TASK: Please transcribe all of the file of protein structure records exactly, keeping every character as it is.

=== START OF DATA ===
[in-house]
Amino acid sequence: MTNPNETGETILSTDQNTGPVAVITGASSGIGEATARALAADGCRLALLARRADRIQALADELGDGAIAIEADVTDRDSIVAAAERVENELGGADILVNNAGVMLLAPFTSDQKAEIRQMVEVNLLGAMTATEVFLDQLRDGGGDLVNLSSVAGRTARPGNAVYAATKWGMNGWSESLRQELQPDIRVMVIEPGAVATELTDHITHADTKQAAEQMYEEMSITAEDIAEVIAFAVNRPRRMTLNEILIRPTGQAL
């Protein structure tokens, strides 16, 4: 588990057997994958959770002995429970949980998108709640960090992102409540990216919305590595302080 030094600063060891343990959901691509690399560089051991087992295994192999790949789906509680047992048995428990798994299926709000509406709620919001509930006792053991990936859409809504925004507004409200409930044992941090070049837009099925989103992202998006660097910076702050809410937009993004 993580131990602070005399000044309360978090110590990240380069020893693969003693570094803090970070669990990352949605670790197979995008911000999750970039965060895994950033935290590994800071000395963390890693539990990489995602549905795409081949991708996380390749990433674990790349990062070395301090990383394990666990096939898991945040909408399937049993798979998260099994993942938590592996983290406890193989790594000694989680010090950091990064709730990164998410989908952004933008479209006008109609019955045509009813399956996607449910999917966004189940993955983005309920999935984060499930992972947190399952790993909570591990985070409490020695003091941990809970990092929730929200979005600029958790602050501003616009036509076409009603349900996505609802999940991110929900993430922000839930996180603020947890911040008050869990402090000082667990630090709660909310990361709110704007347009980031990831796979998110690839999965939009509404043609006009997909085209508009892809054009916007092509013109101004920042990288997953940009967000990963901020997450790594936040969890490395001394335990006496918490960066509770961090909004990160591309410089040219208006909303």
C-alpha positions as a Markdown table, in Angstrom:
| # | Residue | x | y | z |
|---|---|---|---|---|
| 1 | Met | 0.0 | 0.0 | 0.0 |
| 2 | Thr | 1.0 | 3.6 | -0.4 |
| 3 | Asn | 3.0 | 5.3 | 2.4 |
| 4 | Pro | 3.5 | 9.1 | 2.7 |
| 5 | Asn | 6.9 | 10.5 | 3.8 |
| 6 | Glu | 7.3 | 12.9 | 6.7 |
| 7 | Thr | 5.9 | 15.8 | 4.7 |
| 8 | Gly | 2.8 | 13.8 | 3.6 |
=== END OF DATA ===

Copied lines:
[in-house]
Amino acid sequence: MTNPNETGETILSTDQNTGPVAVITGASSGIGEATARALAADGCRLALLARRADRIQALADELGDGAIAIEADVTDRDSIVAAAERVENELGGADILVNNAGVMLLAPFTSDQKAEIRQMVEVNLLGAMTATEVFLDQLRDGGGDLVNLSSVAGRTARPGNAVYAATKWGMNGWSESLRQELQPDIRVMVIEPGAVATELTDHITHADTKQAAEQMYEEMSITAEDIAEVIAFAVNRPRRMTLNEILIRPTGQAL
């Protein structure tokens, strides 16, 4: 588990057997994958959770002995429970949980998108709640960090992102409540990216919305590595302080 030094600063060891343990959901691509690399560089051991087992295994192999790949789906509680047992048995428990798994299926709000509406709620919001509930006792053991990936859409809504925004507004409200409930044992941090070049837009099925989103992202998006660097910076702050809410937009993004 993580131990602070005399000044309360978090110590990240380069020893693969003693570094803090970070669990990352949605670790197979995008911000999750970039965060895994950033935290590994800071000395963390890693539990990489995602549905795409081949991708996380390749990433674990790349990062070395301090990383394990666990096939898991945040909408399937049993798979998260099994993942938590592996983290406890193989790594000694989680010090950091990064709730990164998410989908952004933008479209006008109609019955045509009813399956996607449910999917966004189940993955983005309920999935984060499930992972947190399952790993909570591990985070409490020695003091941990809970990092929730929200979005600029958790602050501003616009036509076409009603349900996505609802999940991110929900993430922000839930996180603020947890911040008050869990402090000082667990630090709660909310990361709110704007347009980031990831796979998110690839999965939009509404043609006009997909085209508009892809054009916007092509013109101004920042990288997953940009967000990963901020997450790594936040969890490395001394335990006496918490960066509770961090909004990160591309410089040219208006909303």
C-alpha positions as a Markdown table, in Angstrom:
| # | Residue | x | y | z |
|---|---|---|---|---|
| 1 | Met | 0.0 | 0.0 | 0.0 |
| 2 | Thr | 1.0 | 3.6 | -0.4 |
| 3 | Asn | 3.0 | 5.3 | 2.4 |
| 4 | Pro | 3.5 | 9.1 | 2.7 |
| 5 | Asn | 6.9 | 10.5 | 3.8 |
| 6 | Glu | 7.3 | 12.9 | 6.7 |
| 7 | Thr | 5.9 | 15.8 | 4.7 |
| 8 | Gly | 2.8 | 13.8 | 3.6 |